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Gaudi: Intro to TPC Kernels

A how-to tutorial to write and build Habana custom kernels.

Video Transcript

Hello, my name is Zhongkai Zhang, application engineer at Habana, working on TPC kernels. 

This video is entitled, Gaudi: Intro to TPC kernels, which target some developer with experience in AI model who wants to create their own custom kernels, for more advanced performance. 

Today, I’m going to talk about three topics. First, what are TPC and the TPC kernel? Then we will introduce the Habana tools, and show you how to install and use them. Last but not least, how to write TPC kernels, using the Habana template project we provide in GitHub. So, let’s get started. The TPC Core was designed to support deep learning, training, and inference workloads.

 We have eight TPC Cores, integrated into every Habana processor. They were designed for customization, and they were fully programmable VLIW4, the SP core, for workloads that do not map to MME. Habana provided extensive 1400+ kernel libraries to enable workloads and operators to be implemented. 

For Gaudi, the TPC core native support, the data including FP32, bf16, signed and unassigned, eight, 16, and 32 integers. The kernel library Habana provided is good enough for excellent performance. 

But in some cases, dependent on the application, the users may want to develop their own kernels, even their own custom apps. We create this Habana custom kernel template to make kernel development much easier.

 So, in the following video, I’m gonna show you how to do that. So, first things first, how to install the Habana tool. So, we have a tool called the Habana tool which is the kernel creation tool. This tool will compile the TPC kernel code, and then build a custom kernel library that draws on the simulation to verify the correctness of the kernel. 

What I will show you in this video is to download the latest package by visiting its GitHub page, and installing the tool to your system. So, there are instructions on the GitHub page. So, after you click the Habana vault link, it will bring you to this webpage. They show you the latest package.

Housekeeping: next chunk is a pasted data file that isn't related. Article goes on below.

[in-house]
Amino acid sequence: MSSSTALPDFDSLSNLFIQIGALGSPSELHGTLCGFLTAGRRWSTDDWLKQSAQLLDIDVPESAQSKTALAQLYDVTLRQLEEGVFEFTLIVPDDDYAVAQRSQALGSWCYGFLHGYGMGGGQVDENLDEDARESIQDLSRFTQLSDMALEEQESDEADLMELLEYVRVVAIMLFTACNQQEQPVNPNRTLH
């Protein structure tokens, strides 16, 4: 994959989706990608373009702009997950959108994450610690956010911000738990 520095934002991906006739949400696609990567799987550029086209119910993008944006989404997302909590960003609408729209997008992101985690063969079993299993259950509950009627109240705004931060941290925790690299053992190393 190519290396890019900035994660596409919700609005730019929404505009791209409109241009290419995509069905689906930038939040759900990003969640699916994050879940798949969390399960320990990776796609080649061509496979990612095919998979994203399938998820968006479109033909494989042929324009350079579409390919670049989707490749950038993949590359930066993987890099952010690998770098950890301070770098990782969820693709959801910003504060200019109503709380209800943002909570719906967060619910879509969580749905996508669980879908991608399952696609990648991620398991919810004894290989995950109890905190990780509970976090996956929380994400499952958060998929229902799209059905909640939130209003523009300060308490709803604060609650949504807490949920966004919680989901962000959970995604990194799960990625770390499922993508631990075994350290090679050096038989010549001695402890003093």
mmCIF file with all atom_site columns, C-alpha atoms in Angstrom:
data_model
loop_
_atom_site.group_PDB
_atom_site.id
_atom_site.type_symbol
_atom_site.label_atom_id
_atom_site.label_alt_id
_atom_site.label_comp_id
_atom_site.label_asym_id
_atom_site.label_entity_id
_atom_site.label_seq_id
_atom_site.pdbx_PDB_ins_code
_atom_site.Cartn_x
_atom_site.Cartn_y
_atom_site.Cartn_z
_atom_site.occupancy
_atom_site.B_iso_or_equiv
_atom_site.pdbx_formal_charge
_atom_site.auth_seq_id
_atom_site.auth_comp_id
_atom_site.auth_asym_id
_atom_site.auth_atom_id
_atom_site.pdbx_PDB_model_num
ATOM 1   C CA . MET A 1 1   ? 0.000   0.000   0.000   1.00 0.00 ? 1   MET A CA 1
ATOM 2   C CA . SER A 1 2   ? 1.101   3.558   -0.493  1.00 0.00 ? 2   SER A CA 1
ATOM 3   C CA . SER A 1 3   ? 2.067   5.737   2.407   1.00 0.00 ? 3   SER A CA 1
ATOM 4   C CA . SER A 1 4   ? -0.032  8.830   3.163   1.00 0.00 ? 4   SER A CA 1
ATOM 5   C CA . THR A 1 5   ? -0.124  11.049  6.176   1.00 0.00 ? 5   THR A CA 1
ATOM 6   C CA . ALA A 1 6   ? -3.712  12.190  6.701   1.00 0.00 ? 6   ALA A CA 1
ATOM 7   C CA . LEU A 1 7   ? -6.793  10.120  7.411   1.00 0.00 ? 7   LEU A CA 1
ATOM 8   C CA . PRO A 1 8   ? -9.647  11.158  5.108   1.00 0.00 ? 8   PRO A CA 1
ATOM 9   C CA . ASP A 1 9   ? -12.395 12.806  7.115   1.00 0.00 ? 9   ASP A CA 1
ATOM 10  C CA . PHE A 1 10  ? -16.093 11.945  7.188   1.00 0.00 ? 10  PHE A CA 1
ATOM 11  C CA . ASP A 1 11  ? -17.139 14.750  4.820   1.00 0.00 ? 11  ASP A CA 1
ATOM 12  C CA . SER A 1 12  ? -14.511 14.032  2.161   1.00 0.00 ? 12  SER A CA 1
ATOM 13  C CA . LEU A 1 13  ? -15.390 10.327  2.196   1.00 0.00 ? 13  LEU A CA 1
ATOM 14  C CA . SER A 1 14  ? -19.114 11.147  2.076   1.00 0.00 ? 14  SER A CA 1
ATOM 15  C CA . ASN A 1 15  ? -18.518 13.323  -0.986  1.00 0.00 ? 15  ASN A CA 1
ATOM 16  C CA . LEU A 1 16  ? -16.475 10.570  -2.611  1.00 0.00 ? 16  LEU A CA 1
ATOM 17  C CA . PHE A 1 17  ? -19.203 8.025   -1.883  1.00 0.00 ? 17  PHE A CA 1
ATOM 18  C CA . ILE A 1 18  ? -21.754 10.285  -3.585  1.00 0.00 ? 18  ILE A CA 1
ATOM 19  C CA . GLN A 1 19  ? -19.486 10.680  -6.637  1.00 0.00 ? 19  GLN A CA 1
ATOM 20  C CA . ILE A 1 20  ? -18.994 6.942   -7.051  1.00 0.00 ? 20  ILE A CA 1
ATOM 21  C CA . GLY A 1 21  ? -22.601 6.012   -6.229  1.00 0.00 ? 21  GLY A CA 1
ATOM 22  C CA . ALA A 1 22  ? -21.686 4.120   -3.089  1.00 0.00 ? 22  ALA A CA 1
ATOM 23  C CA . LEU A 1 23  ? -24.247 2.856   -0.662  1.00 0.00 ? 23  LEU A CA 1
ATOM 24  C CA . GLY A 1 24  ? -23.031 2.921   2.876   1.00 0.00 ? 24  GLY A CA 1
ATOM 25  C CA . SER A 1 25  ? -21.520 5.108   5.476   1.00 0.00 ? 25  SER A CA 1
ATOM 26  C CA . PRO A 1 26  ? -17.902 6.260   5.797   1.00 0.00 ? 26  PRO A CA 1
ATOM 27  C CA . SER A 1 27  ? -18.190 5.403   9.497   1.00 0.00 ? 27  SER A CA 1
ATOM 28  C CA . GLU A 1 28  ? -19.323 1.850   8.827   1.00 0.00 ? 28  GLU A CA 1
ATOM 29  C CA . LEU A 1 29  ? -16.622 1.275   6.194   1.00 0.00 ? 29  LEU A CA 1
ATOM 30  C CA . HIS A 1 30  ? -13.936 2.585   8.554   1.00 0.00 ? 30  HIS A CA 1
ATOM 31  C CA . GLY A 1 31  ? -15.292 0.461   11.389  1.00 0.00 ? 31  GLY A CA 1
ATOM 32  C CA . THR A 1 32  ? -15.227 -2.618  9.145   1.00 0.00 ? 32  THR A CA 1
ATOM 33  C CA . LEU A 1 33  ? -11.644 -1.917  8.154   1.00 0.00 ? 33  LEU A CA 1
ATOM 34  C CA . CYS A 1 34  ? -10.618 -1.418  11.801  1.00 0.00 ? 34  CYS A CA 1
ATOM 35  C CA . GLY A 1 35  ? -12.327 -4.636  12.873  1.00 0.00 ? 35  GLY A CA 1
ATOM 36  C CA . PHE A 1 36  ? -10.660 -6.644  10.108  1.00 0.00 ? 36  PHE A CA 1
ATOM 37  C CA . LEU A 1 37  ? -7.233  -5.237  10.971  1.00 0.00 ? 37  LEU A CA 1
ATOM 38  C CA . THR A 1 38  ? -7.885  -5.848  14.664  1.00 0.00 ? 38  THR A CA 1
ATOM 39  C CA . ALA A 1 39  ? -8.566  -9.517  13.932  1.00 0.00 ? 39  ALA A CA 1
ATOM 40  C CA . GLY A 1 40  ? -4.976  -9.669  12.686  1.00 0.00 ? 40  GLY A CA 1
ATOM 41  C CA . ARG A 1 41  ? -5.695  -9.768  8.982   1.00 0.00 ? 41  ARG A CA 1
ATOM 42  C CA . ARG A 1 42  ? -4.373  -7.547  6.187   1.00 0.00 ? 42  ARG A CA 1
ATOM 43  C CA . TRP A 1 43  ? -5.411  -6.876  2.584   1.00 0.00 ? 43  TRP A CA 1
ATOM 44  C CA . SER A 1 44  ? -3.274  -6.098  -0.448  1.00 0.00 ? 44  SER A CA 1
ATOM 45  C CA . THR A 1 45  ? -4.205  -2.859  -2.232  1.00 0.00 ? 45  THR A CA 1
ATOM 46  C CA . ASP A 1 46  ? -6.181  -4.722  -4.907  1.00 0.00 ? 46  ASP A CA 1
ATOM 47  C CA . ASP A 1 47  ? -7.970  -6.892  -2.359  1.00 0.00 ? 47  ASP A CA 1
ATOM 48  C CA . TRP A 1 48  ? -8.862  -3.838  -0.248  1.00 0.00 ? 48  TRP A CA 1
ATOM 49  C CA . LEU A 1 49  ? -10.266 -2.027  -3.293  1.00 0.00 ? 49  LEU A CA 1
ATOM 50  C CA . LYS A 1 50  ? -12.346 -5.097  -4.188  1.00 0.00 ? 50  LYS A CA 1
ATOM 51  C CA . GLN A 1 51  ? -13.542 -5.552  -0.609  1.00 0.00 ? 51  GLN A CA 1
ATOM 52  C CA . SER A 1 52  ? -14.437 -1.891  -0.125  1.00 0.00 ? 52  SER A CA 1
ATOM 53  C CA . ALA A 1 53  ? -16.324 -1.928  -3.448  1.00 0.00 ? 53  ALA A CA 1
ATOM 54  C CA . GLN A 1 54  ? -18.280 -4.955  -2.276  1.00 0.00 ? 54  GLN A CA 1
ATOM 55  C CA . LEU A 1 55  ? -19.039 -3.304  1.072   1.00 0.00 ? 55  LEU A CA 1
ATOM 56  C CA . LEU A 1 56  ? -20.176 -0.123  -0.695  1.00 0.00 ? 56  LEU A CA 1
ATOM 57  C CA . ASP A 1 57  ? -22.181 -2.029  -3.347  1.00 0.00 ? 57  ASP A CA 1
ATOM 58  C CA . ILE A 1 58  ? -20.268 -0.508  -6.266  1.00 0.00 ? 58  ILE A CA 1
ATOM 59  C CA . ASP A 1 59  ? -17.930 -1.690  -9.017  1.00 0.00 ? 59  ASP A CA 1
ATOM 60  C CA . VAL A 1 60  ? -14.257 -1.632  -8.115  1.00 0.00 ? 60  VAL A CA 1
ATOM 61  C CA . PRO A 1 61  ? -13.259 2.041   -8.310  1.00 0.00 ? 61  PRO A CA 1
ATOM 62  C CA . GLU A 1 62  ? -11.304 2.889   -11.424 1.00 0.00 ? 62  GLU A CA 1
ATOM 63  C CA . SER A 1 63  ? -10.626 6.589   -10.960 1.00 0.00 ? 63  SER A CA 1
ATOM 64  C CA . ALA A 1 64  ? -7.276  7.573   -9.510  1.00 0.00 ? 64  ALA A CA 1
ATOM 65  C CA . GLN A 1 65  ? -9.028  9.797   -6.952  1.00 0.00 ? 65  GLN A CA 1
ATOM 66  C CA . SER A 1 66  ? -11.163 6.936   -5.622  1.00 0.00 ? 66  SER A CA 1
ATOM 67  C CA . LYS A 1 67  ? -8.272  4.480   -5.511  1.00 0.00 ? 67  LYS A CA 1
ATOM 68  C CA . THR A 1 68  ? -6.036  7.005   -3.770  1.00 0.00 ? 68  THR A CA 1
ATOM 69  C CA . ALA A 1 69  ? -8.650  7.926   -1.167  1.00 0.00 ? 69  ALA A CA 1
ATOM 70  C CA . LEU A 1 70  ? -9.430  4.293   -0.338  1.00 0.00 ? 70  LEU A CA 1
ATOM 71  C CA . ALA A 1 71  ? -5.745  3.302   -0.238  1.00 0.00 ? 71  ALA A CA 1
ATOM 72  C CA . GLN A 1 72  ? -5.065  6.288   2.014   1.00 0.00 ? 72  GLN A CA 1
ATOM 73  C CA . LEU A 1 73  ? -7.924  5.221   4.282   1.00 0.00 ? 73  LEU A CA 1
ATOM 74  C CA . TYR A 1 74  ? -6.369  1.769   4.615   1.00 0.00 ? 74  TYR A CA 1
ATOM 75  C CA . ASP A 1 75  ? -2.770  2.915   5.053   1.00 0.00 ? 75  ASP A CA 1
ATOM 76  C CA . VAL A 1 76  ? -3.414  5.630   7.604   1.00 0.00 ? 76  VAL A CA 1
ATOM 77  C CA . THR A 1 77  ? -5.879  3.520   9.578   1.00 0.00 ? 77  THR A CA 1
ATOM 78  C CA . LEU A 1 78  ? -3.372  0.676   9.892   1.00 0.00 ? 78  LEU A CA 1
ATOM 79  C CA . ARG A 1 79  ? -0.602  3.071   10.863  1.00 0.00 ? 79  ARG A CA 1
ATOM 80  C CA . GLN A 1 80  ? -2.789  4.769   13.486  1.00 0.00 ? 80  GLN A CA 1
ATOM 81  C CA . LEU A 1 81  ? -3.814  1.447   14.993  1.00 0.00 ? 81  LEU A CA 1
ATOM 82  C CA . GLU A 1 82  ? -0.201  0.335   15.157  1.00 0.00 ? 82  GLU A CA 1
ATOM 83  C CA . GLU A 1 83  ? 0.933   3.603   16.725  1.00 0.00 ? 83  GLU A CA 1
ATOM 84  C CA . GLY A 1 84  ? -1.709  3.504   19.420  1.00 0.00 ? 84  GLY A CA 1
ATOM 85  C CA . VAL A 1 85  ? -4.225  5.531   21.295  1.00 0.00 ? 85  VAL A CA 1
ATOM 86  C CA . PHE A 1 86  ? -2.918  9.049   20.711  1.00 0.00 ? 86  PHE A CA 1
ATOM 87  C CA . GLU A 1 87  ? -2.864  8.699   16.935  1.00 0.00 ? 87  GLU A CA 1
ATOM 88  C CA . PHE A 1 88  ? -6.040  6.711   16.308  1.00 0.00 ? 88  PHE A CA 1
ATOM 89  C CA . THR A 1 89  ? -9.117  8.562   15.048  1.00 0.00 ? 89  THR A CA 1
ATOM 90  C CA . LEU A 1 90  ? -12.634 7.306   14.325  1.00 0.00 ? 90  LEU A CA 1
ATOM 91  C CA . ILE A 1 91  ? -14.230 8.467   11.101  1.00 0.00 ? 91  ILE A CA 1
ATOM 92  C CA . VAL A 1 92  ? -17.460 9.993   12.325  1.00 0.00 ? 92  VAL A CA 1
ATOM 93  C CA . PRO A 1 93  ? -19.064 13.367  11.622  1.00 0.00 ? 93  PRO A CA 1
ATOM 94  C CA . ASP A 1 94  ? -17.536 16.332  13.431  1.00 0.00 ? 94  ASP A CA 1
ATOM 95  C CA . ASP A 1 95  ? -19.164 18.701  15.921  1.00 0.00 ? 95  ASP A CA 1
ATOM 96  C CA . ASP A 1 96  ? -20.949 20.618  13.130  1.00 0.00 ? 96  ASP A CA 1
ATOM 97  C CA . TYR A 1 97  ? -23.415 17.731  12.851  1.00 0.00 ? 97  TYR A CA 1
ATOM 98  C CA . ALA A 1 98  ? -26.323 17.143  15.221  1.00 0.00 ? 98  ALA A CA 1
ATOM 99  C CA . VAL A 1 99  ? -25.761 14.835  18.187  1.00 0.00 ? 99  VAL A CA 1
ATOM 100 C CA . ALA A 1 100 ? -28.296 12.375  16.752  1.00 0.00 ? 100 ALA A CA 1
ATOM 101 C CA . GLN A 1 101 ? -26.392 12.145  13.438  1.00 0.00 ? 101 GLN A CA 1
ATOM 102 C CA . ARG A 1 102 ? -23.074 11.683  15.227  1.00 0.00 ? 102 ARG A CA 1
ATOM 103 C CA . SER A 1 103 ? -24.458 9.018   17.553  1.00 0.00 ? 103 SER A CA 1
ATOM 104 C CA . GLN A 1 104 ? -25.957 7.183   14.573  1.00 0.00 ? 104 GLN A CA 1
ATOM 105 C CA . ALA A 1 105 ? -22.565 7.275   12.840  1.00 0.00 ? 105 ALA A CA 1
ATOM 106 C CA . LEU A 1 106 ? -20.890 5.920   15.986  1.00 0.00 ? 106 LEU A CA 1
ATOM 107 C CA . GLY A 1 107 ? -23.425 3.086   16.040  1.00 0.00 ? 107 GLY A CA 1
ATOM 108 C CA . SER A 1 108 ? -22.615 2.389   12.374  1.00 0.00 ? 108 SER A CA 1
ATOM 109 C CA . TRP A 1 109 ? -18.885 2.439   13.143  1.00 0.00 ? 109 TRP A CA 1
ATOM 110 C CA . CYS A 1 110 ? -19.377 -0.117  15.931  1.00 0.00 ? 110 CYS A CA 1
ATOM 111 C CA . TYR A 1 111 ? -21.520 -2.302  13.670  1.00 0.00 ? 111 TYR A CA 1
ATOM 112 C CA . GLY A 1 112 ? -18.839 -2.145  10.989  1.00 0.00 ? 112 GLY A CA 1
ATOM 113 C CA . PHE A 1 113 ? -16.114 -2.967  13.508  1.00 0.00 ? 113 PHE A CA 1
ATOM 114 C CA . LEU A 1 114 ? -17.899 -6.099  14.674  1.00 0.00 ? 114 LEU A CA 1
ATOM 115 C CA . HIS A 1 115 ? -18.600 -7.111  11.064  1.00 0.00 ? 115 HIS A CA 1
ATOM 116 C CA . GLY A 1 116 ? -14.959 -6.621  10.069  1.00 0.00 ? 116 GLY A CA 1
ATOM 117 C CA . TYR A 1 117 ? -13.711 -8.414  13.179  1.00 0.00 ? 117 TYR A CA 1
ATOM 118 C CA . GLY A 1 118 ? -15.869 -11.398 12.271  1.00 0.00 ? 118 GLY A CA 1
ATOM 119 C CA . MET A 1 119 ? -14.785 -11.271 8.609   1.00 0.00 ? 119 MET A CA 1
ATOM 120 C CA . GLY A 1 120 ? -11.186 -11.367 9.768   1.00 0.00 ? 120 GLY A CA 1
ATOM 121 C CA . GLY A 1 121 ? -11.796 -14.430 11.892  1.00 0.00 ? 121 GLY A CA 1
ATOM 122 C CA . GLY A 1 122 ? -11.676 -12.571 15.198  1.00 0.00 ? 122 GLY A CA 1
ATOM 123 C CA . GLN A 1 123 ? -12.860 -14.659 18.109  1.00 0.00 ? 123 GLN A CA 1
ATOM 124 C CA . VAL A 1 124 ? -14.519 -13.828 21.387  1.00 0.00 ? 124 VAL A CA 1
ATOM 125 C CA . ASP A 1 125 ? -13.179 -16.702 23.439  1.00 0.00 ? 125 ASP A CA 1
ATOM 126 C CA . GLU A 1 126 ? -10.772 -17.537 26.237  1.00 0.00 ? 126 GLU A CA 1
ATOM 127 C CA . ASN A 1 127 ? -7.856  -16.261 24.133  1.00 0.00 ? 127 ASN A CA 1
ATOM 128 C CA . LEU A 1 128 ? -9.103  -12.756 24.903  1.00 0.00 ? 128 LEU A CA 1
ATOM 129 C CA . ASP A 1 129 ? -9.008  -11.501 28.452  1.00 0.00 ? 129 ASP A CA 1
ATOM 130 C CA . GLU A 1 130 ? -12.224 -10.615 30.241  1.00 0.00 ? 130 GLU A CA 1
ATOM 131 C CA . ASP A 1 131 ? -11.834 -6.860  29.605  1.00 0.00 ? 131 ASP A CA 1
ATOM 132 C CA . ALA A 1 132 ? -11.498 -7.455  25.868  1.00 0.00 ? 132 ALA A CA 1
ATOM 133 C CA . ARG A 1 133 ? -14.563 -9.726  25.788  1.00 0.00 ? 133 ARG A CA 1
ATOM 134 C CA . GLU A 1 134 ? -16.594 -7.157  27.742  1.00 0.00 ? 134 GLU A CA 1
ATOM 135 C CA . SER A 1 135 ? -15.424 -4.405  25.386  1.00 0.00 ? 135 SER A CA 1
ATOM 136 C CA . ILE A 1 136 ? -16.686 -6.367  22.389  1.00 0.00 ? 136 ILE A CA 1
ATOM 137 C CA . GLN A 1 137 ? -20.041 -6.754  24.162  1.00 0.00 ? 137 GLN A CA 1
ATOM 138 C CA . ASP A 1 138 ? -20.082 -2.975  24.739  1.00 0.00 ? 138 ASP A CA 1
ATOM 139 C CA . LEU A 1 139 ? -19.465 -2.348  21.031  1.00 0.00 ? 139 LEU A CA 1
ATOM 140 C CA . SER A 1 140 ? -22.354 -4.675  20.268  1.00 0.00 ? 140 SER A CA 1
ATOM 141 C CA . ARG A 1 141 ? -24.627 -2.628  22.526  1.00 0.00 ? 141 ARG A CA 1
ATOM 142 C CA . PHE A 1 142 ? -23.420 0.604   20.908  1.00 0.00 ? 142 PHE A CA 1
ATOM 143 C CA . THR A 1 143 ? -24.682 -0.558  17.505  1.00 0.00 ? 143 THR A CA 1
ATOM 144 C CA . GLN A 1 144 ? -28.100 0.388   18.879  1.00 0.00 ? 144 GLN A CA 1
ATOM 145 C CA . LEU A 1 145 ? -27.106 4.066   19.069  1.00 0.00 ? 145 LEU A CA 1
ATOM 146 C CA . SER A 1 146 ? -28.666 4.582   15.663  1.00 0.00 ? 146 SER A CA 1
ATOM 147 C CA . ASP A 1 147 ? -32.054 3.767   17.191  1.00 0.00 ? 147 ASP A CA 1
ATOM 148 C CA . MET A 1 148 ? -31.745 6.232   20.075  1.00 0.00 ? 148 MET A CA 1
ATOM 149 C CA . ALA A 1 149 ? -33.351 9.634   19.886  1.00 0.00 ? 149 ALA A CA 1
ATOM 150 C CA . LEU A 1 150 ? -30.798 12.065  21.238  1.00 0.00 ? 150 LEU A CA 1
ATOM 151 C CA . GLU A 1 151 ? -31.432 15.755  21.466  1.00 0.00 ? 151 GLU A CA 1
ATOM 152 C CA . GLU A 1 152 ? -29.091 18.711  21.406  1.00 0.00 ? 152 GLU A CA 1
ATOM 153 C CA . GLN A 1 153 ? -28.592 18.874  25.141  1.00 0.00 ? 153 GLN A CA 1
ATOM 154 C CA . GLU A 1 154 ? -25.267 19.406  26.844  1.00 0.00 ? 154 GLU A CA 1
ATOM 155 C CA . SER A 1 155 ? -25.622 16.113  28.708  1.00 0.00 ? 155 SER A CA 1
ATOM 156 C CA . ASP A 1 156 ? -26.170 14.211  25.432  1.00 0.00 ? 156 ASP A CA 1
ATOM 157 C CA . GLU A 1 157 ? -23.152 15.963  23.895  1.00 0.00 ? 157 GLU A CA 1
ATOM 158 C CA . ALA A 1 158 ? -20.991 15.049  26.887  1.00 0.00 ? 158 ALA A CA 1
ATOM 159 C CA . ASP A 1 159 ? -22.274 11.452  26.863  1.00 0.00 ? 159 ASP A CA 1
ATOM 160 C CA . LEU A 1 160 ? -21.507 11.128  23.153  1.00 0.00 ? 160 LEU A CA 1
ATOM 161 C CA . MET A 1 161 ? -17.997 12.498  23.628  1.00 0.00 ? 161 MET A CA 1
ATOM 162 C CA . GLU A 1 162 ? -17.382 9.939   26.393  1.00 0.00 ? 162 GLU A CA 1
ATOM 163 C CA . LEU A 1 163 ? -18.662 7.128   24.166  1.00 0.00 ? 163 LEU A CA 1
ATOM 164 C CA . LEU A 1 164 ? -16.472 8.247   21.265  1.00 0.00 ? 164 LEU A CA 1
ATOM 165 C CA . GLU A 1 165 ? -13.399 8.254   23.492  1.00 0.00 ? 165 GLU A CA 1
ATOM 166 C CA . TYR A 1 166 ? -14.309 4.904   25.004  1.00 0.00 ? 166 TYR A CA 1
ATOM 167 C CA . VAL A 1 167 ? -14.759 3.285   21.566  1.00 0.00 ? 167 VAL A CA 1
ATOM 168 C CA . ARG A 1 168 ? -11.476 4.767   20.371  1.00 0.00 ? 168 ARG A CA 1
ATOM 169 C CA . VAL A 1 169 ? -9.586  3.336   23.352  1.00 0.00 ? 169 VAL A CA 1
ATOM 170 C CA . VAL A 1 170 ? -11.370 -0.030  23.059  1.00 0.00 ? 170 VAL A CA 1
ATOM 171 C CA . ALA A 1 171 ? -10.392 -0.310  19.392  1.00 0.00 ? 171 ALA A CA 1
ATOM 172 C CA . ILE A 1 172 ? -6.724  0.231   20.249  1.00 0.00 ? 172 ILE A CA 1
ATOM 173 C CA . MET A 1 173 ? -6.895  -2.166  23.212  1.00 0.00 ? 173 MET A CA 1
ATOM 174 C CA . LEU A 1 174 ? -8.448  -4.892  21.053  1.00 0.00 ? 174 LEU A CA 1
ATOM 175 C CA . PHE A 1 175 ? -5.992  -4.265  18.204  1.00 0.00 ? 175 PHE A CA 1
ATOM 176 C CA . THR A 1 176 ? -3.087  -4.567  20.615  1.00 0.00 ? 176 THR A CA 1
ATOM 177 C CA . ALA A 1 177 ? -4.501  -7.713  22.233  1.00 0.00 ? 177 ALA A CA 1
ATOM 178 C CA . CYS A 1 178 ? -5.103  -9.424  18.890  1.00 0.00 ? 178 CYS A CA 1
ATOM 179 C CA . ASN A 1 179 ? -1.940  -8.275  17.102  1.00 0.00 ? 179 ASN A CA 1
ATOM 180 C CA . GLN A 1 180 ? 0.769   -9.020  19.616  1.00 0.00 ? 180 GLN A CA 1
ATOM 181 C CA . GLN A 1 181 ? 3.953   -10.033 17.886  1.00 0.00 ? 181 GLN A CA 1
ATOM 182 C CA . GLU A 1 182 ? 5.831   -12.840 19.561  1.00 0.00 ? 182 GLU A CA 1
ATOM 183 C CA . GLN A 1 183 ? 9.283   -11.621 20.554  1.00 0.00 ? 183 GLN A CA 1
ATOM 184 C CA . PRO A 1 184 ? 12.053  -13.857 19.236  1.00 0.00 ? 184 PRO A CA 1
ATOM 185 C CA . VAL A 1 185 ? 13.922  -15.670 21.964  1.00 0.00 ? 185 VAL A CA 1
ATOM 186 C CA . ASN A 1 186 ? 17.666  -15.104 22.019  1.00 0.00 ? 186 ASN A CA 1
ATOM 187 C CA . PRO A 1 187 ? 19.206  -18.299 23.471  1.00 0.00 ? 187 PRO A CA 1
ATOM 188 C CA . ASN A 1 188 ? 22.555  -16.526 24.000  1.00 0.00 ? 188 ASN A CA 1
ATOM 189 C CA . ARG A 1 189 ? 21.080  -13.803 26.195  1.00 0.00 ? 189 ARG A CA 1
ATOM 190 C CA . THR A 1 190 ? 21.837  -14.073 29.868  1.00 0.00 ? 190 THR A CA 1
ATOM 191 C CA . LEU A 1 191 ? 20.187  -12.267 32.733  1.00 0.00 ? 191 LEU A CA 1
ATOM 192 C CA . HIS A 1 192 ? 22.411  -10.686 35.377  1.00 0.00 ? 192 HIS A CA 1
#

So, you either click the top right corner download button or use the URL file to get the latest package. So, we have the regular release of the package. So, make sure to check and always choose the latest one. 

Here, I just used the Ubuntu H as an example. The tool also works on other supported OS. Since I already have the package downloaded, what I will do next is run this sudo dpkg command. dpkg. Dash i. After that, you can check those files already in your system. 

Let me run this command. Here, you can see that there’s a TPC compiler, the simulation library, and the hydra file, including the TPC intrinsic. Now we have the Habana tool installed. 

The last but not least, I’m going to show what the TPC kernel and the color code look like, and how to write the custom TPC kernel, using the template project we provided in GitHub. So, please visit this GitHub page to clone the ripple. So, make sure you create access to the public key and add it to your GitHub profile, and the long Git clone. So, let’s follow the steps to write your own custom kernels. So, first, write the TPC kernel, which was on our Habana device. Second, write the Glue codes, which set up the kernel and load the kernel library. I will talk about the Glue code in a second. Then write a Unit test, which is optional, but it’s necessary to verify the correctness of the kernel. After that, go to Cmake and make to build the kernel library. Last, add the kernel path to GC_KERNEL_PATH to this environmental variable. Let’s just look back to the demo, and it goes through those codes.